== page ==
Earth Science | VOL. 12, ISSUE 70, January-February 2012

Mysteries of the Ancient Waters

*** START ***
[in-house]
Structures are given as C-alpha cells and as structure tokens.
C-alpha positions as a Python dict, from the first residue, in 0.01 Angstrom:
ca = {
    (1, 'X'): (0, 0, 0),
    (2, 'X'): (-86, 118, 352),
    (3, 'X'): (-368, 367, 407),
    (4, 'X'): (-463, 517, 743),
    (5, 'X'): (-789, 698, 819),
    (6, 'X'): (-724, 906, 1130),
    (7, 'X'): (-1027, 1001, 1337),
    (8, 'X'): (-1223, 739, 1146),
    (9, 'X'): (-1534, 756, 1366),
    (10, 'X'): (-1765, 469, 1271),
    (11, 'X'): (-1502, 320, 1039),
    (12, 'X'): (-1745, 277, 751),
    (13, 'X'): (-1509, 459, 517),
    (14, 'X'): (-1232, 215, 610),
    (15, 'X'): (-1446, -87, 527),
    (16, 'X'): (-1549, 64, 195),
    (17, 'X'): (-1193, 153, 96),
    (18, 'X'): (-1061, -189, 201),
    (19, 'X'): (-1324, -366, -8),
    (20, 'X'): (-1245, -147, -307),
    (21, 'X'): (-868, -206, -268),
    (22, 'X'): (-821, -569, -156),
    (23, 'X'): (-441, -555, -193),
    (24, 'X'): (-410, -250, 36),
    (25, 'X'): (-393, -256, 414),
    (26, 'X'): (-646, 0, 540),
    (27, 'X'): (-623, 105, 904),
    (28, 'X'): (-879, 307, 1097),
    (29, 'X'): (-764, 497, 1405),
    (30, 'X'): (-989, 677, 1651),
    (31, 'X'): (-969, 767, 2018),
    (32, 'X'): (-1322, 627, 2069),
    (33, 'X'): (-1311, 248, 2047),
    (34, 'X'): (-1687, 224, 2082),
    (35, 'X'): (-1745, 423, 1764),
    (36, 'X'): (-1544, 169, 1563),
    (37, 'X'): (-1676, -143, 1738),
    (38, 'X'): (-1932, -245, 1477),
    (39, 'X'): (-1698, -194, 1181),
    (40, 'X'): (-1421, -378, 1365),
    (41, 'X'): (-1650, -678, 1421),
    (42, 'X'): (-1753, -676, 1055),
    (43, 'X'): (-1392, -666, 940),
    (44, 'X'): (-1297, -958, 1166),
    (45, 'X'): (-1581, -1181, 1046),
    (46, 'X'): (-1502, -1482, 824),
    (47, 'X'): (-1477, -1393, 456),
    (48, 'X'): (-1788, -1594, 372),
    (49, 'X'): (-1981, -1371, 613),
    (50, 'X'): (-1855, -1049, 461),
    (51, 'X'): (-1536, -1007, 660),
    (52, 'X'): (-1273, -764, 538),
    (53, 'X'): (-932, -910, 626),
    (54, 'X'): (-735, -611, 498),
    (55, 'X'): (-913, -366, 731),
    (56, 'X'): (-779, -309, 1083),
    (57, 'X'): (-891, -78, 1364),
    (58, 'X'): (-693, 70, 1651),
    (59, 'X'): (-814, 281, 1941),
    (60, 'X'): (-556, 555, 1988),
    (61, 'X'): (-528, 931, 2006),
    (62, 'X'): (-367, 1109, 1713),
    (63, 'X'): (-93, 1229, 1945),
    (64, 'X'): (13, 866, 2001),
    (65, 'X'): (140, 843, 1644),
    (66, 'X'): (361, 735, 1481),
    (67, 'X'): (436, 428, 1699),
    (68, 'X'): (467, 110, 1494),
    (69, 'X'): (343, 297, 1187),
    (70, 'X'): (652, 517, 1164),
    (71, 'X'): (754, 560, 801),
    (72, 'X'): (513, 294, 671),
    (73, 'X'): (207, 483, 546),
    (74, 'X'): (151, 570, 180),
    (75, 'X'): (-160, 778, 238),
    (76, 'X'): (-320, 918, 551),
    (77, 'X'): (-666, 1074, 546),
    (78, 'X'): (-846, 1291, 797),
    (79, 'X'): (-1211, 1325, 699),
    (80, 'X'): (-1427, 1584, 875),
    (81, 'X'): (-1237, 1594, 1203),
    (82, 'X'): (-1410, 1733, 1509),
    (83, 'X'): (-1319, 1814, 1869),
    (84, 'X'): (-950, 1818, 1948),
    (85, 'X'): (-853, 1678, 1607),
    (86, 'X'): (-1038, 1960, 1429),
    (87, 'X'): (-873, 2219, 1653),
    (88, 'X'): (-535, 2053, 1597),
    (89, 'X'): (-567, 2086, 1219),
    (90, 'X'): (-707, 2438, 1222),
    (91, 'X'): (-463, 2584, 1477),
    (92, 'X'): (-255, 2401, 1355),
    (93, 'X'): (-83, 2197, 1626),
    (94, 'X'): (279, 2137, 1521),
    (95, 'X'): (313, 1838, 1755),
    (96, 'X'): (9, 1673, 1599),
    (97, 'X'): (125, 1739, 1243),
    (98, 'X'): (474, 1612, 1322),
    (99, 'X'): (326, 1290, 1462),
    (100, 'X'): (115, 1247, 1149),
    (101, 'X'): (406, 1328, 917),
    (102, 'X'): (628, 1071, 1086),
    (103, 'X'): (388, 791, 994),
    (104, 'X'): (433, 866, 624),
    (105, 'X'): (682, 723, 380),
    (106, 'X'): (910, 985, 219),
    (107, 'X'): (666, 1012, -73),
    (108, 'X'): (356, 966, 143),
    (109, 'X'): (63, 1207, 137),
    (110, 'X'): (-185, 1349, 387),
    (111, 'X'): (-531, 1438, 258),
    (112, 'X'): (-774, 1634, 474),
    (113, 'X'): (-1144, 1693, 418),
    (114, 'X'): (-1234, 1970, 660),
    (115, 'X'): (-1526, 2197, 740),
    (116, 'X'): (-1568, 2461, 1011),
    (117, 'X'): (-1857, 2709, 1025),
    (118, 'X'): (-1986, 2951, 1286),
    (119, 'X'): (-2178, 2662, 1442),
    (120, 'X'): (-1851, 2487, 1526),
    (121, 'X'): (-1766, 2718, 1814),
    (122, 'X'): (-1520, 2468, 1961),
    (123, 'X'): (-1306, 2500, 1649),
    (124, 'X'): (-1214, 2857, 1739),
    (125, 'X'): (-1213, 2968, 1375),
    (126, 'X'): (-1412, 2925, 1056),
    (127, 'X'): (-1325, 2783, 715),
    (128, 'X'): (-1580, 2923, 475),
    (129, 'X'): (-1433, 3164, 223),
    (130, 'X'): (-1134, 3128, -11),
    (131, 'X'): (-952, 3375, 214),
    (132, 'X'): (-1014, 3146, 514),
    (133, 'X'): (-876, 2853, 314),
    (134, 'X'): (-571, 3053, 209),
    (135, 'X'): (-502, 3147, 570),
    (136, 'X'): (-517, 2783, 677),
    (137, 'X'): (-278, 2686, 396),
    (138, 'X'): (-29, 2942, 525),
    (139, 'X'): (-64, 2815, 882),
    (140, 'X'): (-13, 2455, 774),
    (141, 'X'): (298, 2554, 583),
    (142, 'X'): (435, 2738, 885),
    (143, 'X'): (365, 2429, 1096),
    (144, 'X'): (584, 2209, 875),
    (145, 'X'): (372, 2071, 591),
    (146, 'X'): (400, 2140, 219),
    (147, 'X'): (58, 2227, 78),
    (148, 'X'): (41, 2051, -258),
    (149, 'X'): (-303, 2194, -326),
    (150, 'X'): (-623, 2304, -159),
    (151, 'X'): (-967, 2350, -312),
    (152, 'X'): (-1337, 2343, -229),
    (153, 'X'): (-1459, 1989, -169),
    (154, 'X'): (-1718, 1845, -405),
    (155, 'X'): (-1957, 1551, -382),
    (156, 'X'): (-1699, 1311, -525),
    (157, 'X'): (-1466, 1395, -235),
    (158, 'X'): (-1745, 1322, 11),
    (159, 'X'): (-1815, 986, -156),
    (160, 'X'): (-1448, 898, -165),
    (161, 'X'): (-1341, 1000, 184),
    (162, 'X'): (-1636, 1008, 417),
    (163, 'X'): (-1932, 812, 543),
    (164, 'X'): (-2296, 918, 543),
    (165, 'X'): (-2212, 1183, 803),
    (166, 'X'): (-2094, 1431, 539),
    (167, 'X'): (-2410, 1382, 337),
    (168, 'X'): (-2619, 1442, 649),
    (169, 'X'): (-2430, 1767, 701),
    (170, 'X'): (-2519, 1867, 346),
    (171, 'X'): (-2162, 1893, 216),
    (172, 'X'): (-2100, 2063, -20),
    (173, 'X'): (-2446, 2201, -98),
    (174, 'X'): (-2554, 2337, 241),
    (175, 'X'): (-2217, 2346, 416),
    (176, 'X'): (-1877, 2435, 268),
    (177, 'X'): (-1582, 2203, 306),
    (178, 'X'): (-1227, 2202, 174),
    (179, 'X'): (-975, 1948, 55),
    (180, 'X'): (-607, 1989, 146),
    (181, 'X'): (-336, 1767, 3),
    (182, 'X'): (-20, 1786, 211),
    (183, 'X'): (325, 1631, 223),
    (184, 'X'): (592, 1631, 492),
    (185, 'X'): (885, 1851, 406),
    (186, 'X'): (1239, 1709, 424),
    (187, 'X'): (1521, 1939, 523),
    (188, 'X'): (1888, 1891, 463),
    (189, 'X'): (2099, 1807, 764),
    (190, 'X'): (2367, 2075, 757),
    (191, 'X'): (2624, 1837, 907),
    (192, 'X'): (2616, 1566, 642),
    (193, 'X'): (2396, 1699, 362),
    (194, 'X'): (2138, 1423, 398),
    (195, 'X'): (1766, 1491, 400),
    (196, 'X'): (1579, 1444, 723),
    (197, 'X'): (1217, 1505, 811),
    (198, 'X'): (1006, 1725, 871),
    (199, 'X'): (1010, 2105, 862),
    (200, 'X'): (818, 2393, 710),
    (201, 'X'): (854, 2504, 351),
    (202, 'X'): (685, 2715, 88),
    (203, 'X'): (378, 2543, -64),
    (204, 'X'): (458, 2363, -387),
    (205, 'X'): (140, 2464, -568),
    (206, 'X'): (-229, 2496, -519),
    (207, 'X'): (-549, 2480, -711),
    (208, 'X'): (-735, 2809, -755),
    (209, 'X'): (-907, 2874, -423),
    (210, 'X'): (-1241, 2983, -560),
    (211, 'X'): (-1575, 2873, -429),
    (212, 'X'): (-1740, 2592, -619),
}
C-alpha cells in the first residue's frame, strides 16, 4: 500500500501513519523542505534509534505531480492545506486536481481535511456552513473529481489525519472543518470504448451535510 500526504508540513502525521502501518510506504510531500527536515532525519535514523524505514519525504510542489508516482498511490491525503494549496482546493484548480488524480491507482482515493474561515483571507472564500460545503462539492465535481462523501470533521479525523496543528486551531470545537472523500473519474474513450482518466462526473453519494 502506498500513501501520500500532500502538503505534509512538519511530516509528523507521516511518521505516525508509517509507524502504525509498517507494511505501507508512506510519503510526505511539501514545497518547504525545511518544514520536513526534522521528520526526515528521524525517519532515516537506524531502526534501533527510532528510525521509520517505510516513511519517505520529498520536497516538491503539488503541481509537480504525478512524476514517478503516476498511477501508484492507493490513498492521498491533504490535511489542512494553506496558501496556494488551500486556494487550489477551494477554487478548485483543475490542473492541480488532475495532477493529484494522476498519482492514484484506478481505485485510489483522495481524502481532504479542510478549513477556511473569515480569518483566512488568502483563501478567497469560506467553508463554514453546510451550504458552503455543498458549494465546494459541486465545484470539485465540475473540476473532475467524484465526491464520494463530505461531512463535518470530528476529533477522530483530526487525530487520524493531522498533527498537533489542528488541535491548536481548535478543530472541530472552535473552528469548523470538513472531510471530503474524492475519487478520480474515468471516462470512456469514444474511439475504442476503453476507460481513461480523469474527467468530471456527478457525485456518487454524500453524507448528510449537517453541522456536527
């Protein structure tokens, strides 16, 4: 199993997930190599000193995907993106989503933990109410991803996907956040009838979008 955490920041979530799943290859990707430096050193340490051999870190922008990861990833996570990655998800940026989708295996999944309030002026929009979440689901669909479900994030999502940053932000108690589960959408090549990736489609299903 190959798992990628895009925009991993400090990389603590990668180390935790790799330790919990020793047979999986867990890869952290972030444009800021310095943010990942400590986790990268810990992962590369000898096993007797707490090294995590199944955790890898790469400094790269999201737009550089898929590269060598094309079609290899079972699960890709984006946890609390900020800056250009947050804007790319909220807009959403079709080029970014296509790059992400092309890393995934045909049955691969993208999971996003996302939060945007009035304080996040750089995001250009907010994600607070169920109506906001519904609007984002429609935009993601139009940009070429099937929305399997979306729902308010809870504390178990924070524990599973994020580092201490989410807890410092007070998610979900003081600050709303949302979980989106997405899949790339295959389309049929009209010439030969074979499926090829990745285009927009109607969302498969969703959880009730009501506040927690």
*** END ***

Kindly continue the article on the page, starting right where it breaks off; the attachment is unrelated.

Lake Vostok, the largest sub-glacial lake stretched over 10,000 km2, is located beneath Russia’s Vostok station. In July 1983 temperatures here plummeted to -89oC, the coldest ever recorded temperature on earth. The overlying ice cover of the Lake has indicated paleoclimatic records 400,000 years old, and the Lake water 4000 m below is said to be isolated for 15 to 25 million years, suggesting that its environment may be home to unique ‘extremophiles’, never seen before - making Lake Vostok one of the world’s most mysterious places. In 1955-56 the First Soviet Antarctic Expedition hypothesised the existence of a subglacial lake in the region, but its presence was confirmed only in 1993 with the ERS-1 Laser Altimetry study by J.P. Ripley. Ever since, scientists and researchers from Russia and other countries, have repeatedly made attempts to explore the secret world of the Antarctic. It is surreal for liquid water to be present in this location, but scientists theorise that it is possible for water to be in its liquid state under the thick ice cover overlying the region working as an insulating blanket coupled with geothermal heat melting the bottom of the ice sheet. In 1989, French, Russian and American scientists began drilling through the ice sheet above the Lake, which was stopped just 130 m from the Lake surface to avoid contaminating it from...

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